house after dates, and under
the dining room table he'd eat her
out, he'd say, as if she were an egg
and he a weasel.
His eyes gleamed with grief.
He wanted her back. He told
the story again and again.
The full moon fills the canyon
with pale cream. My huge dog leans
against my knee so hard
he'd fall over if I moved.
Soon he'll go to sleep under the juniper.
The other morning a finch landed on his back
while he slept. He unfurled one eye.
Hmmm, a finch.... I tell him his name.
He goes to the juniper and sleeps.

The moon's so bright
it has no features, button with no holes.
I've nothing to say to the moon.
Still, I want to talk.
I want words to be magic,
some secret I have the way I have
my body, so long as it lasts.
I want words to be food,
enough for us all to eat.
The mild stars shine.
The words I want
are sewing my body to sleep,
the no news that is good news, blood
tying and untying its knots.


The Mail

The star route man downshifts
his pale purple jeep called a Bronco
instead of a Rat or a Toucan.
The mailbox gets fed. Sharon mutters
out in her sweater, imploring
herself. What about? The wind,
water, the dead current of woodgrain
in the headboard of the bed.
She goes in to open the mail
which mainly says Read Me
I'm Here and See You
Tomorrow, (signed) little ripples
of ink. They make her want
to brush her hair and if it could
her hair would rise to the brush
like a happy pet. She stares
out the window. She could go anywhere.
Though the wind doesn't stop,
nor the light, to write a few words
beginning Dear Sharon, Dear Hair,
Dear Snowgrains Swirled Off The Roof,
Dear Window Pulling Me There.


Sunday Alone in a Fifth Floor Apartment, Cambridge, Massachusetts

The Globe at the door, a jaunt
to the square for the Sunday Times.
Later the path you made has healed,
anyone may use it. A good day

for a fire. Fast clouds tug
their moorings of rain, bent
like a wet field in the wind.
It's almost dusk when you look out,

the sun falling, visible
beneath the curds of clouds.
Open the window. It's like leaving
the door to the shower stall open.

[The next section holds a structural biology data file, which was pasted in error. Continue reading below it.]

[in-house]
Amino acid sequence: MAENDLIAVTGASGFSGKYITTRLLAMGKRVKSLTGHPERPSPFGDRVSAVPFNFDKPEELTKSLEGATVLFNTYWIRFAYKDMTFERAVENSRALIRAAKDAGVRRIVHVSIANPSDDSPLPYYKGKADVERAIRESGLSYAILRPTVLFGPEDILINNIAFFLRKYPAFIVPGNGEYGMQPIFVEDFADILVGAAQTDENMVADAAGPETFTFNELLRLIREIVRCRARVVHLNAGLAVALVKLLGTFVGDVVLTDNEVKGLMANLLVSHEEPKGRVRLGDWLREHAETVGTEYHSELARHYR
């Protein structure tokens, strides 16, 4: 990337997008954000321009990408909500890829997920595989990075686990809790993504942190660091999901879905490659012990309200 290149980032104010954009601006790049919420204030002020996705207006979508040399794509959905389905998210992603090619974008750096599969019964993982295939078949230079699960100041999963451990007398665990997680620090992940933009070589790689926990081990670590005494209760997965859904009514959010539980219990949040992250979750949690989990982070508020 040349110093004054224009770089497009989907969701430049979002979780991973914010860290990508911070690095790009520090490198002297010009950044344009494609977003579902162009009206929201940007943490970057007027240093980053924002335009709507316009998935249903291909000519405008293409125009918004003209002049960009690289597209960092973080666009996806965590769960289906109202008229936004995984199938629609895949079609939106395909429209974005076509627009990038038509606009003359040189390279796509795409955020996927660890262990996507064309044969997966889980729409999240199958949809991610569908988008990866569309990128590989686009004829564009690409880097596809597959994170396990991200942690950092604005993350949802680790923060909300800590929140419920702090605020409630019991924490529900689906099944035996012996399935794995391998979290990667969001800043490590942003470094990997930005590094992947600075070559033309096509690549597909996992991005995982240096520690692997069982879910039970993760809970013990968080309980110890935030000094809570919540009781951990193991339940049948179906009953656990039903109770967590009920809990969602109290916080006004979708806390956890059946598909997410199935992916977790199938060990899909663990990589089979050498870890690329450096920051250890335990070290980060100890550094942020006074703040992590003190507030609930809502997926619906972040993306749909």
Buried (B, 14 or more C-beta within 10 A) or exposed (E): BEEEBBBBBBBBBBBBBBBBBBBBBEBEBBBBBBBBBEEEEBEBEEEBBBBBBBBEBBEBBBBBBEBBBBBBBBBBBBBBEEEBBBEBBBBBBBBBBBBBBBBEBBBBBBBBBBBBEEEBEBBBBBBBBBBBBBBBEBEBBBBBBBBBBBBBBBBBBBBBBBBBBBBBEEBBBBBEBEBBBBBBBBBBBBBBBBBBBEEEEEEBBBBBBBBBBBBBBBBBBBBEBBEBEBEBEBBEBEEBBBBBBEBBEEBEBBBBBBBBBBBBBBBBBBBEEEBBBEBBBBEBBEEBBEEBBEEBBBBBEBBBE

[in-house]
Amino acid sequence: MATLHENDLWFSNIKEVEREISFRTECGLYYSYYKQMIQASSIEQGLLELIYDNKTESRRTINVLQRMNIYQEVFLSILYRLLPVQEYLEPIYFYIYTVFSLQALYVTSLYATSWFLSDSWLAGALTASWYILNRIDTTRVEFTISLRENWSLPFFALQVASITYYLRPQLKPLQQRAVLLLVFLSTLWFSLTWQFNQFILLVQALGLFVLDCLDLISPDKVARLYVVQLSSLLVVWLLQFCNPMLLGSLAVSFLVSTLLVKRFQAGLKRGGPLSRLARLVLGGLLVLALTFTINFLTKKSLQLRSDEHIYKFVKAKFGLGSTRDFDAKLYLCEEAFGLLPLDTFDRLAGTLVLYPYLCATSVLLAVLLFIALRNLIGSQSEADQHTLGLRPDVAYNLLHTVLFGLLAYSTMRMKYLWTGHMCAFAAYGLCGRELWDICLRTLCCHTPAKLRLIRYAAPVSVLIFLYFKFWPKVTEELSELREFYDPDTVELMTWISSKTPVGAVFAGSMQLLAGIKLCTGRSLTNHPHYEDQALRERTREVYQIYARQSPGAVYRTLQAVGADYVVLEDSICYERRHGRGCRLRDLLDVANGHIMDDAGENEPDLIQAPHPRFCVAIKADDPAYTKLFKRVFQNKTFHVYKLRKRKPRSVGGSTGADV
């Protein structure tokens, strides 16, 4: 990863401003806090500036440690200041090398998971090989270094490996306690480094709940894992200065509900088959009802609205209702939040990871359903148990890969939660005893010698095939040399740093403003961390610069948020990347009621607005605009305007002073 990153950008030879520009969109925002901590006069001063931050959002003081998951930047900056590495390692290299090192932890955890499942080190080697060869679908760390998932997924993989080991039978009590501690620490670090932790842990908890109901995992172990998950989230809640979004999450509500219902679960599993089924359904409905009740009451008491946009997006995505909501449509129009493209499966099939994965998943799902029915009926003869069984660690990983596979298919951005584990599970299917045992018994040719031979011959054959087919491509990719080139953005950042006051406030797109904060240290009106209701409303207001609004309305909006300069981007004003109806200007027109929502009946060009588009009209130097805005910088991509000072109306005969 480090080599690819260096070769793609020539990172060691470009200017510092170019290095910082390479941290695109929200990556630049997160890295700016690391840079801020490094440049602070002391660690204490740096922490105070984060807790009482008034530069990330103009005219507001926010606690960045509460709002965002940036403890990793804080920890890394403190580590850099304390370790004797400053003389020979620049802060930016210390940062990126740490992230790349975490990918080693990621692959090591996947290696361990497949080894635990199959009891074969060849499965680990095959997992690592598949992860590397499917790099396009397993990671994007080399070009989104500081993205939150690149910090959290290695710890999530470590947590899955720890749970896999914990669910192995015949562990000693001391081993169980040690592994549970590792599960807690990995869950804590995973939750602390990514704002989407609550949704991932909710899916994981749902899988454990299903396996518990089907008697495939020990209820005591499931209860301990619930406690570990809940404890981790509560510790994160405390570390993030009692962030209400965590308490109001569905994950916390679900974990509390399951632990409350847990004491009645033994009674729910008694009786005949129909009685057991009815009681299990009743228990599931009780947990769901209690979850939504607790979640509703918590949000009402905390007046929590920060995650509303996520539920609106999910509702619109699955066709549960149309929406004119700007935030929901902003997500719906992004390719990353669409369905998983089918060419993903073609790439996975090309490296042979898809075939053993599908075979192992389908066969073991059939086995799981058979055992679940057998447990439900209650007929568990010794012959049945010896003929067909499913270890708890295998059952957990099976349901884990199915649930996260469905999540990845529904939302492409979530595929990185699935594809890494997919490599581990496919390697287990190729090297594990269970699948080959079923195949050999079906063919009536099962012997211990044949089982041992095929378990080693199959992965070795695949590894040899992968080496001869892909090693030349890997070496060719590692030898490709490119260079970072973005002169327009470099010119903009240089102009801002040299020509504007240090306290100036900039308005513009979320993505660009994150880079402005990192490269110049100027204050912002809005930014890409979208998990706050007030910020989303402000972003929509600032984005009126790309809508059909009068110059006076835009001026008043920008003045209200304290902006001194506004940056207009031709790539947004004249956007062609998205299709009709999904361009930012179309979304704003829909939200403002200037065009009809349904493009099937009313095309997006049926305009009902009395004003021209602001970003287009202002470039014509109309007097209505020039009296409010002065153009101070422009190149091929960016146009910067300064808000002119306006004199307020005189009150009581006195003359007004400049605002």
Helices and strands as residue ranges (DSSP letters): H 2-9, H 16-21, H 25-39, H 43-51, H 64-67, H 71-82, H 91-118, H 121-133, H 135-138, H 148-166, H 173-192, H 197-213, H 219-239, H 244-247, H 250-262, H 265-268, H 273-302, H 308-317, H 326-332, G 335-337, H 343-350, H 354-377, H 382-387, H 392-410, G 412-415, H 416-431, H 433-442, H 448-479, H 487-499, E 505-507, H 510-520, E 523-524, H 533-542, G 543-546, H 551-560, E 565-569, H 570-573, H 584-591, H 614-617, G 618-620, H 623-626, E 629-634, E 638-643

A draft and a few bars
from the Linz Symphony wend
in, like an exact crack in a damp wall
of white noise, the dial tone, the breathing

of sleepers, the dub-dub of a car's left
tires smattering the manhole cover
on Ware St. The music of others
is almost enough, but you can put on

a record to be sure, to make you want
to dance late in the day
in a light that seems to come from inside
the cloud bellies, like the rash that breaks out

just below the skin over a woman's breasts
as orgasm comes on, and on, and goes.


Four Poems About Jamaica

1. Montego Bay, 10:00 P.M.

A chandelier, a tiara,
a hive of lights. A cruise ship

is leaving, the S.S. Jesus
again, the only ship that comes

here. If I watch the ship go
long enough I become the ship.

So rather than leave I look away --
because the sea is a foreign country

and I love to travel, but not
like a faltering heart

set on fire and pushed out to sea
not like a birthday cake.


2. Jamaicans Posing to Be Photographed

Illiterate Esther watched me
closing a book and asked,
Can you hear from the dead
with that box?
God yes.

Today I take pictures.
My subjects are full dress.
My subjects! As the language
I liveby flows through me

it carries so much history
I'm embarrassed, I who believe
in language and distrust
its exact parlor tricks.

Full dress, historical
posture, as if they were running
for office or these were wedding
pictures, since white folks care

about weddings. Somber Ronald,
age three. And Esther, archival,
though the dead don't live in boxes
and nothing keeps in the heat.


3. A Hairpin Turn above Reading, Jamaica

for Russell Banks

Here's where the fire truck fell
beached on its side, off the road.
So when the fire fell into itself
we came down the hill to watch
the fire truck get saved. Only

the rich live this high, with a view
of the bay, and the rich
will be with us forever,
though the pump at the base
of the mountain burns out

and the Socialist party, in power,
is sorry. The rich buy truckloads
of water and hire the poor
to drive them up. Water will go
uphill if money will go down.

Today there's a goat in the bend,
stolid and demure. She'll move
soon: there's nothing to eat in the road.
A cow and two egrets tack
into the shadow of a mango.

It's noon. Above the bay, turkey
buzzards sift the thermals.
At dawn they perch and spread
their wings to dry, like laundry.
My friends and I are the rich,

though the house is rented. We'll fall
away, the goat will loll off the road,
the bad clutch in the van will slur
but we'll make it up, and we do,
heat-steeped, thoughtful, and sleepy.


4. Kingston

No photograph does justice, etc.,
but what does a photograph care
for justice? It wants to be clear,
the way an angel need not mean,
but be, duty enough for an angel.

No angels here. Hovels seen from far
enough away they look picturesque.
The blatant blue sky so cool in pictures
is gritty with heat. The long day stings.
We squint at the lens. Though the lines

in our faces are engraved by the acids
of muscle-habits, not by tears.